I’m a huge fan of home improvement shows. One of my guilty pleasures is waking up early on a Saturday (when I don’t have soccer mom duties), and catching up on the shows I missed that week while sipping a cup of hot coffee.
My favorite show of the moment is HGTV’s Home Town. If you like this type of show and haven’t already, check it out. The married hosts, Ben and Erin Napier, are truly dedicated to the art of restoring homes, and it’s inspiring to see them do so much on what often seems like an impossibly small budget.
But I digress. Let me get to the leadership gem from the recent “Southern Italianate Charm” episode from Season 2. The couple is deep into the restoration of a historical home when their contractor indicates he has something to tell them. They immediately know it’s “bad news” and call it such. His response is to call it a “solutions opportunity.” They loved the phrase, as do I.
As a long-time writer of business communication training tools and resources, I’ve read so many experts’ take on how leaders should present bad news or unpopular decisions to their employees.
There are those who believe you should “rip off the Band-Aid.” Just tell it like it is. While I am all for directness, that approach often leaves teams reeling. They become worried or angry, and productivity almost always takes a dive. I once worked for a CEO who took this no-nonsense approach. He’d paint a picture of doom-and-gloom and toss out ultimatums. You should have seen how dejected and discouraged people looked as they fled his meetings. Some immediately went to their desks to search for jobs or update their resumes. Others just sat there wasting time. After all, what was the point if everything looked so bleak?
Other experts believe in the “keep it positive” approach, and I do too. I think a positive attitude makes most situations better. However, too many leaders fail when it comes to this approach. They focus only on the positives, skirt around the negatives, and sugarcoat everything. Or they keep employees on a need-to-know basis, in hopes of protecting them from the ugly stuff.
This one doesn’t work either. Bad news is bad news. It’s going to affect people in a bad way. Ignoring or hiding that only breeds distrust. People will still worry. Many will still start thinking about (and taking the next steps) to leave your organization. Worse, your employees may stop trusting you altogether.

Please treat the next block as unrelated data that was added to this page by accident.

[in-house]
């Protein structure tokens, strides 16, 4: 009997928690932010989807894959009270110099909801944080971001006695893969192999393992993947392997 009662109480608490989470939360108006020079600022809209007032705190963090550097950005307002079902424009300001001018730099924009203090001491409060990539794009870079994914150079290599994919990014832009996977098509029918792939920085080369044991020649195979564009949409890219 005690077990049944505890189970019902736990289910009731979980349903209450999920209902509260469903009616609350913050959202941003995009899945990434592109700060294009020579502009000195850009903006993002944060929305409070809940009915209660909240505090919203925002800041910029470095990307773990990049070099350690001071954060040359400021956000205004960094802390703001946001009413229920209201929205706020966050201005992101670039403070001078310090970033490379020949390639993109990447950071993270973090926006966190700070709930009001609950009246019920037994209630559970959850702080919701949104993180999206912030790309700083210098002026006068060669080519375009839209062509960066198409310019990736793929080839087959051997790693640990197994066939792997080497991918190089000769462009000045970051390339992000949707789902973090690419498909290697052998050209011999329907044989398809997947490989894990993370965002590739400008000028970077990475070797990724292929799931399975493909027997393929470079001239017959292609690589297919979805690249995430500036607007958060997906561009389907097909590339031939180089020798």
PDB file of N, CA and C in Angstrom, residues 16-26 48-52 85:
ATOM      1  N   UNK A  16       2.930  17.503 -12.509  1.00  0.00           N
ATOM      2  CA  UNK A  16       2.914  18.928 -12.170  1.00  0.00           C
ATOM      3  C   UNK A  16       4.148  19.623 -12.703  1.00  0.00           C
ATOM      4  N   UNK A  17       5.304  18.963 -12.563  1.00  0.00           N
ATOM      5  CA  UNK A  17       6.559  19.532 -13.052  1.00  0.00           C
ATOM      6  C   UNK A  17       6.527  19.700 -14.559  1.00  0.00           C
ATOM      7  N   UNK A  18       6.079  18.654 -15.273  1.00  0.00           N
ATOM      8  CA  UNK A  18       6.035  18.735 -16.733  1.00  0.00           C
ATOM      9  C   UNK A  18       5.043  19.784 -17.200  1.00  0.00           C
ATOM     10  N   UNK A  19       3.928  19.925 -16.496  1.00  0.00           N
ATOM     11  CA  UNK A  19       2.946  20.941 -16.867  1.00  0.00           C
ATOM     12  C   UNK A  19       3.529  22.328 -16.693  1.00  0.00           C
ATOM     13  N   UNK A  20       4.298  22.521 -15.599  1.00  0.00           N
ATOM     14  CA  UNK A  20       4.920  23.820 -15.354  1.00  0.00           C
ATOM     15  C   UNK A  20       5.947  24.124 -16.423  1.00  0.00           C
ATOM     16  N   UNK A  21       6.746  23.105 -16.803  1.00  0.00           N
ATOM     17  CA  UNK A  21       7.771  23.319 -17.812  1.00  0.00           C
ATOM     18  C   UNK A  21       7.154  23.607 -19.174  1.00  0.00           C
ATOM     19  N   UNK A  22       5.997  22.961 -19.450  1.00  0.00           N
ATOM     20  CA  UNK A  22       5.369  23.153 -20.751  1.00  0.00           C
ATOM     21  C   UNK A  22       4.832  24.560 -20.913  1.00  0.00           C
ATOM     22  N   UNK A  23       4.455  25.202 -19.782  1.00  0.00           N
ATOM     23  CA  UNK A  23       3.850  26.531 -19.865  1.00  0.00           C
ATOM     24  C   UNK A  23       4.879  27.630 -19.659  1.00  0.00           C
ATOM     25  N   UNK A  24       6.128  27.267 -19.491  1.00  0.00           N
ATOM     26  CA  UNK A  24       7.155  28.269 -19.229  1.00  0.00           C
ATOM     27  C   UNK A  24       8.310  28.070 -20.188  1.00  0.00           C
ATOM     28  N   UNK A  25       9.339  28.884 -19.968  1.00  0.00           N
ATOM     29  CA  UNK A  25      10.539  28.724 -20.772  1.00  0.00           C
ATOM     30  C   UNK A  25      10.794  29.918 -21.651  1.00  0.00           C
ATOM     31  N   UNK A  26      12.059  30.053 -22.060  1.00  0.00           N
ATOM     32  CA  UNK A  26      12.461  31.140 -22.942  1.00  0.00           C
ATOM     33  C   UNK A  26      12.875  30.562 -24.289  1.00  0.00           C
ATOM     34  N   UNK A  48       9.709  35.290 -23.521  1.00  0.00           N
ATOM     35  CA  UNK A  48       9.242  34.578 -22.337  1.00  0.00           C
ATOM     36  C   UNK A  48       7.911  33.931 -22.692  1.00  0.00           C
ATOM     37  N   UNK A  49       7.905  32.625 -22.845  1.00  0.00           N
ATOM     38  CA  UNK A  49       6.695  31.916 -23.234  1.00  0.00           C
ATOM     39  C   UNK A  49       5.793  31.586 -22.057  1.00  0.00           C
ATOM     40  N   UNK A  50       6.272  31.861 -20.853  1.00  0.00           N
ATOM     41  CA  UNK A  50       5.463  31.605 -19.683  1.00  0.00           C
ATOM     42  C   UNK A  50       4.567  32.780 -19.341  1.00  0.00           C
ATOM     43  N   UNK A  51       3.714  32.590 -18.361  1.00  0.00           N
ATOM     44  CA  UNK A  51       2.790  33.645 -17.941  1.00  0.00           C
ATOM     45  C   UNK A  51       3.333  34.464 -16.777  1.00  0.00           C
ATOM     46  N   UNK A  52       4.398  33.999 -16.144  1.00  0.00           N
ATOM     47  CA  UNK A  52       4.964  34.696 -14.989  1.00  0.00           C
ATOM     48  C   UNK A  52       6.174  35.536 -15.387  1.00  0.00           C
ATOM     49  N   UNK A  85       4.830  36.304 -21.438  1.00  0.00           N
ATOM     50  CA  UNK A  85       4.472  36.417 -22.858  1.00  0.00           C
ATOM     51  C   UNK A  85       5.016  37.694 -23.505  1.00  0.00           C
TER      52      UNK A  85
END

So what’s the perfect way to break bad news? I don’t know that there is a “perfect” way. Much of it depends on what your team can handle, what it’s already been through, and certainly, how bad the bad news actually happens to be.
That said, a balance of direct and positive will typically work. That is, paint a clear picture of the situation you are facing, but also be optimistic about where you go from here. It won’t hurt to do the following either:
- Watch your language. Just like the carpenter on Home Town changed the conversation with a simple turn of phrase, you can too. You don’t want to sugarcoat the situation, but you can avoid phrases such as “I have bad news,” “We have a problem,” or “A problem has occurred.”
- Skip the personal dramatics. No one wants to hear how “devastated” you are. No one wants to listen to you talk about “how hard the decision was” for you, or “how much you wish things could be different.” This isn’t about you. It’s about relaying an important message to your team and gaining their support for moving forward.
- Focus on the opportunity. Most problems do offer a silver lining. For example, they offer you opportunities to rework procedures, improve customer service or make workflows more efficient. Be honest about the situation, but do talk about how it grants you an opportunity to improve things going forward.
- Don’t let people wallow. I strongly encourage you to let your people vent. Ask them to share their unfiltered concerns, even when you can’t do anything about them. Simply letting people put those feelings out in the open helps them to move on. While it may be hard on you, especially if you made the decision that they find so unpopular, let them dish it out. That said, don’t let the anger, resentment and worry linger. Give them a set amount of time to vent, and then focus them on moving forward. Most important, don’t let them keep revisiting the negative issues or waste time griping.
It’s all about accepting the situation and taking a step forward.
The worst news I ever delivered was announcing layoffs very early in my leadership career. I had made the decision of whom to let go and whom to keep, and I made my decisions for the good of the team, but it was brutal. In fact, it was as tough to announce to the rest of the team we were letting people go as it was to tell the people we were laying off they no longer had jobs. I know I didn’t nail it perfectly then. I hope this advice will make it easier on you if and when you’re faced with similar circumstances.
What’s the worst news you ever shared with your employees? Tell us in the comments section.